Gulf War Illness (GWI) veterans had heart rate and blood pressure measured lying down, and then for 5 minutes standing up. Before exercise, all GWI had normal changes of 10 to 15 beats per minute upon standing up. Then they had submaximal bicycle exercise stress tests. Rayhan et al. (2013) discovered that two thirds of the subjects had the same, unchanged response of about 10 to 15 beats per minute upon standing both before and after exercise. These were termed the Stress Test Original Phantom Perception (STOPP) phenotype. In contrast, one third of GWI veterans were found to have normal postural changes before exercise, but all the stress tests they had larger changes in heart rate of over 30 beats per minute. They were termed the Stress Test Activated Reversible Tachycardia (START) phenotype. The importance of the START phenotype was indicated by finding that they had brain stem atrophy by MRI voxel based morphometry, reduced brain blood flow and activation during a cognitive task performed in the fMRI scanner, and differences in biomarkers compared to STOPP and sedentary control subjects. This study was designed to use the identical exercise protocol to verify or refute the presence of START and STOPP phenotypes in GWI. The incremental change in heart rate between recumbent and standing (Delta HR) was determined by having subjects lie quietly at rest. Heart rate and blood pressure was measured at 1 minute intervals. The average recumbent heart rate was determined. Then subjects stood up without assistance. Beginning 1 minute after standing up, heart rate was measured at 1 minute intervals for 5 minutes. Delta HR was found by subtracting each of the 5 standing measurements minus the average recumbent heart rate. If a subject had 2 or more Delta HR measurements of 30 beats per minute or greater while standing, they were called Stress Test Activated Reversible Tachycardia (START). The threshold of 30 beats per minute for Delta HR was based on the criteria for Postural Orthostatic Tachycardia Syndrome (POTS). However, START subjects had normal Delta HR of 10 to 15 before exercise, and so did not have POTS. This was a key finding of the original study that we plan to verify in this study. Study Design: Pre-exercise recumbent and standing heart rate measurements and m Magnetic resonance imaging (MRI). Exercise: Submaximal bicycle exercise stress test. Subjects were monitored while sitting on the bike for 5 minutes. Cycling started with a gradual increase in resistance to increase heart rate to 70% of maximum predicted heart rate (pHR = 220-Age). Cycling continued at 70%pHR for 25 minutes or until the subject wanted to stop. After 25 minutes, the exercise level was increased gradually to reach 85%pHR equivalent to a cardiac stress test. After stopping, heart rate was measured for 5 more minutes while sitting. Post-Exercise: Recumbent and standing heart rate measurements were performed approximately 3, 8, 24 and 36 hours after exercise. Specific times could not be scheduled because of the timing of MRI scans and other procedures. Outcome measure: DeltaHR was the difference between standing heart rates minus average recumbent heart rate. Changes in DeltaHR were measured for up to 48 hr after exercise. START definition: DeltaHR of 30 more greater at 2 or more time points in the 48 hr after submaximal exercise.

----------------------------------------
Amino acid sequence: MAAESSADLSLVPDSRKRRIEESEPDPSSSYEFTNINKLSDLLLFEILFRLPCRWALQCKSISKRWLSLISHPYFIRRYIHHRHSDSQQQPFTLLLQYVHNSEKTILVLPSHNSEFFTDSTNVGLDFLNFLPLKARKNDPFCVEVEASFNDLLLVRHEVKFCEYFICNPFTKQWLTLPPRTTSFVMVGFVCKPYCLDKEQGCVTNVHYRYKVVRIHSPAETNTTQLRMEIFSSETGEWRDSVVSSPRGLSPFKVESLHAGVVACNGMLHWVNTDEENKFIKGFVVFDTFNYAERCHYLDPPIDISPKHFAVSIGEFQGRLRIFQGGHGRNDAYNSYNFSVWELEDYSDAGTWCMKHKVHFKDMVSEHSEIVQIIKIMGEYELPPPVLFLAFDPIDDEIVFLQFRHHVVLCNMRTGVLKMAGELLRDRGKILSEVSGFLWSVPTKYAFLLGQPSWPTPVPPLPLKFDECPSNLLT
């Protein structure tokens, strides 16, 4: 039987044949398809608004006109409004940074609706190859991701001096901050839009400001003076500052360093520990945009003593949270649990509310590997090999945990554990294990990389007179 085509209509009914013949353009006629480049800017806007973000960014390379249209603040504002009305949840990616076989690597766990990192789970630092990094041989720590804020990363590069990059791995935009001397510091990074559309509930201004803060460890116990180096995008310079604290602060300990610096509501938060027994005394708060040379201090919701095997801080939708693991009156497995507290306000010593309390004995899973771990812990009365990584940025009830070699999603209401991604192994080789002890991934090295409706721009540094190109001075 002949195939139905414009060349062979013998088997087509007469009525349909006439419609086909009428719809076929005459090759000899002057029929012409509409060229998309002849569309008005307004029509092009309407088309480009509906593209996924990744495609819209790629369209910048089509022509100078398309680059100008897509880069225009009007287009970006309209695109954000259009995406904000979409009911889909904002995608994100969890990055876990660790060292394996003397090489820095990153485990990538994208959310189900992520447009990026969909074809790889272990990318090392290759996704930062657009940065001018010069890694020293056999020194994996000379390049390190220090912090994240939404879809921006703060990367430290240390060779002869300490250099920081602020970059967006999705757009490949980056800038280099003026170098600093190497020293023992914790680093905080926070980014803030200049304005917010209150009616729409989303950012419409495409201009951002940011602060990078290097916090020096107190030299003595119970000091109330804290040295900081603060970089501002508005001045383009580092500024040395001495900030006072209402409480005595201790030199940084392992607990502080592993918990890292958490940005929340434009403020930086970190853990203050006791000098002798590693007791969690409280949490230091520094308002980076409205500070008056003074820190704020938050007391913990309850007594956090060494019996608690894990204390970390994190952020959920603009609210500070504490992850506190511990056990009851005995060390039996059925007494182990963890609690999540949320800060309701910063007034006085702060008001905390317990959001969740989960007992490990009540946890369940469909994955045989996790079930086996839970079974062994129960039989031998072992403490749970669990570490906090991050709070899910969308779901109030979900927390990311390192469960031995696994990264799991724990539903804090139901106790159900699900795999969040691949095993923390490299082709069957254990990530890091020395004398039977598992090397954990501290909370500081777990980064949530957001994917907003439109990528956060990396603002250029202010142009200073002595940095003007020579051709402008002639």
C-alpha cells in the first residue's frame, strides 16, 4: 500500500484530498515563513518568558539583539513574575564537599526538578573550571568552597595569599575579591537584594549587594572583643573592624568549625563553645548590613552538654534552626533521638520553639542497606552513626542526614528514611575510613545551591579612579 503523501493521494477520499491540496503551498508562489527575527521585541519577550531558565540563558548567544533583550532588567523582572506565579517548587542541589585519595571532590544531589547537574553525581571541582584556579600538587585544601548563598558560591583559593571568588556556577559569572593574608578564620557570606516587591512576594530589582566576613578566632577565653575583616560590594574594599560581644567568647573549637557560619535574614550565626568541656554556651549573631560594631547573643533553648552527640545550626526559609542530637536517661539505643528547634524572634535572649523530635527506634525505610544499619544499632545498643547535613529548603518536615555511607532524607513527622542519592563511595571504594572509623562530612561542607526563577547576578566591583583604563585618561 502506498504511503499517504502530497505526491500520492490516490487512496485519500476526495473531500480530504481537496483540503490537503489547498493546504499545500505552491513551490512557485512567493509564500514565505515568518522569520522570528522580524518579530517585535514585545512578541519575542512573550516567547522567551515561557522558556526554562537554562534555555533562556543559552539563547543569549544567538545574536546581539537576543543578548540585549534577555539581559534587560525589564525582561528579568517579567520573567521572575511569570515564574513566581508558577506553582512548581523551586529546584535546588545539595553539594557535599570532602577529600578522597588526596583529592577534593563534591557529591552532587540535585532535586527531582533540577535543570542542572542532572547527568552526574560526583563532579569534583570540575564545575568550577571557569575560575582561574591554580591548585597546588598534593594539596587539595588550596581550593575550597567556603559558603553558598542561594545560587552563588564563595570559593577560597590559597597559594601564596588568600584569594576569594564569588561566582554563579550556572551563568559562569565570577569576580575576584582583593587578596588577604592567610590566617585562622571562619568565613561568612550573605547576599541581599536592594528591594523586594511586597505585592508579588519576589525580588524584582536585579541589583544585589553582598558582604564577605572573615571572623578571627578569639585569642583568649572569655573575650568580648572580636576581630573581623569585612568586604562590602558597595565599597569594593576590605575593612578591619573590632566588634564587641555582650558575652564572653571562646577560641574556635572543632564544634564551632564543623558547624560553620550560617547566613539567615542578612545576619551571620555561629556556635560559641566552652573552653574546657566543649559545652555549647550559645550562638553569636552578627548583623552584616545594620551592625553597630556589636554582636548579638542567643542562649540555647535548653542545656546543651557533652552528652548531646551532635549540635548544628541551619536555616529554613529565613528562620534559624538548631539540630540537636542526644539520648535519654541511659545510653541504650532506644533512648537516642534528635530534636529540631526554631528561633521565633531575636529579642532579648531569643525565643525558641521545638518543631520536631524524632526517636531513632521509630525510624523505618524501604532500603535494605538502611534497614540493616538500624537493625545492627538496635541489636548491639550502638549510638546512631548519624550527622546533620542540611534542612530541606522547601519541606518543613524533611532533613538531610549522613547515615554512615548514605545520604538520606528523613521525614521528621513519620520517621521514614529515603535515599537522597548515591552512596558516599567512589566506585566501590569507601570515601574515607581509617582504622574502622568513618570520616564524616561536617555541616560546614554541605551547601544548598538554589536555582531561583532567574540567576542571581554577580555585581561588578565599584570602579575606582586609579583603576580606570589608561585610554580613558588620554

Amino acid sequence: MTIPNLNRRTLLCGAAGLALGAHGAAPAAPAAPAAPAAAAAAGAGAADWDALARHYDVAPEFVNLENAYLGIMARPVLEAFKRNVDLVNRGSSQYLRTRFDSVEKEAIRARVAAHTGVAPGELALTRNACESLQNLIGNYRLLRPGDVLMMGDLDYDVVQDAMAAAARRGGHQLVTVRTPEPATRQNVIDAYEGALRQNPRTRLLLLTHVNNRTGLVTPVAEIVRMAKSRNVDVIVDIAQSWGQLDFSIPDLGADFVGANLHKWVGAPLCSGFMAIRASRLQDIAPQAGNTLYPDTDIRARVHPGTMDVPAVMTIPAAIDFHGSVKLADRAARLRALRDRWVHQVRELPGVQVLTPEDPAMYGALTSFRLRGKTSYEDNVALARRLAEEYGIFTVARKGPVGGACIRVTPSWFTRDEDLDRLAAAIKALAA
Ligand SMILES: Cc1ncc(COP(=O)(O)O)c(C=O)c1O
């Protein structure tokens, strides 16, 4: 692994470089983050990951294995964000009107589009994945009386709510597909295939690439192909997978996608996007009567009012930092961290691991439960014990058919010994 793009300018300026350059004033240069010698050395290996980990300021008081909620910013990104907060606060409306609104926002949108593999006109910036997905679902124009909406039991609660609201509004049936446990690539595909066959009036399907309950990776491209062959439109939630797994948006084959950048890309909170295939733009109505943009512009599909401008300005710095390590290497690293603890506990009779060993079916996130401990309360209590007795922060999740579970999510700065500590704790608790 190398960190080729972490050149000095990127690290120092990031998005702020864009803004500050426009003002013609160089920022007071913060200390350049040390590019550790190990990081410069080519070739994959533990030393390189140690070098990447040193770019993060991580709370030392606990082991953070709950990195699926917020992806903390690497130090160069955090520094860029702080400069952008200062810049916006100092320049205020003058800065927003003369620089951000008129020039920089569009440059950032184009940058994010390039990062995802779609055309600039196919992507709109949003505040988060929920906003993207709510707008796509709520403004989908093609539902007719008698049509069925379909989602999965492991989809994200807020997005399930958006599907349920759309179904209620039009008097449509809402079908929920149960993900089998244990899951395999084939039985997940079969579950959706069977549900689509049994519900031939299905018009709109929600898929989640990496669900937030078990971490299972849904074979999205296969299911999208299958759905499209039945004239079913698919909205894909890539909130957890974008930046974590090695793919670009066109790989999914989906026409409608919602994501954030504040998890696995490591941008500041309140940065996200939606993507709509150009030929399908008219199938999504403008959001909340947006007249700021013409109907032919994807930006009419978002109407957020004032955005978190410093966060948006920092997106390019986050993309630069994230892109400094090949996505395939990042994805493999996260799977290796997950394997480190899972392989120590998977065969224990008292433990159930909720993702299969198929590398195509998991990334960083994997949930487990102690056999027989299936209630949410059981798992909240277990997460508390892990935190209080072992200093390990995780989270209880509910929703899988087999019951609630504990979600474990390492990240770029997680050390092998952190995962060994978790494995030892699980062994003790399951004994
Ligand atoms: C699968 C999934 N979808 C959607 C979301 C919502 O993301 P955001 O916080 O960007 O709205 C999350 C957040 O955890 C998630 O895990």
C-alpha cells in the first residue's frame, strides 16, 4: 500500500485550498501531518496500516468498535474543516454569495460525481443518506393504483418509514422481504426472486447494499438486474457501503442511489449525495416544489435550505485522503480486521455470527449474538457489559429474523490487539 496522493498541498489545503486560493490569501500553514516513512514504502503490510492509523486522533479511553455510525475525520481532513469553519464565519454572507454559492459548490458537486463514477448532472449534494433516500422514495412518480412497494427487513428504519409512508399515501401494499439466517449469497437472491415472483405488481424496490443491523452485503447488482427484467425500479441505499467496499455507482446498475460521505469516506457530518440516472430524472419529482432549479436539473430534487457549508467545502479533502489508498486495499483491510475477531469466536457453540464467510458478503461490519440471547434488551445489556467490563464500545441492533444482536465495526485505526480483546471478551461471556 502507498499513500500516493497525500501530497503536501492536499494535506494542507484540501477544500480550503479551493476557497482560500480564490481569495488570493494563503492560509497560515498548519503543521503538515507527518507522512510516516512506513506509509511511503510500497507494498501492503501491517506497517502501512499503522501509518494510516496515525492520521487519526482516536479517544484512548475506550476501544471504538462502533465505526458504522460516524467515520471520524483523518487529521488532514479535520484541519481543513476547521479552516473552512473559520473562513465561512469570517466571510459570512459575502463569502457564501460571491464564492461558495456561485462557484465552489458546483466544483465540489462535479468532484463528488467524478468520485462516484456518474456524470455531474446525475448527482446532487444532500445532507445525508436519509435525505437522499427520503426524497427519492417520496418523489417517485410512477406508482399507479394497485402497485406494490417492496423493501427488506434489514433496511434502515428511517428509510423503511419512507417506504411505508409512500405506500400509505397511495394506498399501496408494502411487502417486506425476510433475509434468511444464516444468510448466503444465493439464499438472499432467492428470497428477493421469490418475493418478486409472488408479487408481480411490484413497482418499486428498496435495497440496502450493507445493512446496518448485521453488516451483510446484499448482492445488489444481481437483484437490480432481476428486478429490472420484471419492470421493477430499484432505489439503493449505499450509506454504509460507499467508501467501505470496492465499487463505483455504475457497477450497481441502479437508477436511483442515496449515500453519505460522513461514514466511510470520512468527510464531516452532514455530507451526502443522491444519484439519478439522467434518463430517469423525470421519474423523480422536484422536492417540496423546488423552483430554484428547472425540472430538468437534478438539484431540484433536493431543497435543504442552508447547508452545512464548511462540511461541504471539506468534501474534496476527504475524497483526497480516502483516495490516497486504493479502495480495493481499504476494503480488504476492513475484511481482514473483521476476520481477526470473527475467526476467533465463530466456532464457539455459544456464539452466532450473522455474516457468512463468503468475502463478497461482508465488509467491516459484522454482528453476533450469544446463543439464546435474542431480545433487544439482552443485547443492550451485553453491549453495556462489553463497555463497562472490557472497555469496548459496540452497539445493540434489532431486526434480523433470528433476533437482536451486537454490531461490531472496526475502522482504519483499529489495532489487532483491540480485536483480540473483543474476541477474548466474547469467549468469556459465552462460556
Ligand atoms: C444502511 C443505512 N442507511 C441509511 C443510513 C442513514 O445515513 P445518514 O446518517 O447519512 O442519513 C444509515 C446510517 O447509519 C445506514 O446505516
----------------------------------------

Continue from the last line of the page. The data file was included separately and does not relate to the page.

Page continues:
Inclusion Criteria: Gulf War Illness subjects: "Kansas" criteria of Lea Steele (2000). Healthy Veterans: Have never met criteria for GWI, Chronic Multisymptom Illness (CMI), or any of the other related conditions. All subjects: A score of 24 or more on the Mini Mental Status Examination. Exclusion Criteria: HIV / AIDS subjects Pregnant women. Active duty military personnel. Children under age of 18 years Incarcerated people (in jail) Cognitive impairment such as mental retardation, severe head injury, stroke, proven multiple sclerosis, "melancholic" suicidal major depression, schizophrenia, dementia, Alzheimer disease, Parkinson's disease, brain injury, severe head injury, bleeding into brain, have been unconscious for more than 1 day (in a coma), seizures, multiple sclerosis, or other serious neurological disease. Metal implants such as prostheses, wires, plates, or screws that may heat up in the magnetic resonance imaging scanner and cause harm. Claustrophobia. Abnormal laboratory and questionnaire results. Heart, lung, kidney, arthritis, autoimmune, cancer, and other chronic illnesses, leg amputations, heart attacks (myocardial infarction), coronary artery disease, abnormal heart rhythms, uncontrolled high blood pressure or strokes, lung disease from smoking or other causes, painful, swollen or deformed joints related to arthritis or autoimmune diseases, weakness from nerve damage, liver disease (alcoholic cirrhosis), inflammatory bowel disease (Crohn's disease, ulcerative colitis), or cancer Medications. Drugs that interfere with heart, lung, brain and nerve function Problems Drawing Blood. Subjects may participate if they have well controlled diabetes or thyroid disease.



Primary Contact:

Principal Investigator
James N Baraniuk
Georgetown University

Backup Contact:


Location Contact:

Washington, District of Columbia 20007
United States

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Site Status: N/A

Data Source: ClinicalTrials.gov

Date Processed: June 22, 2021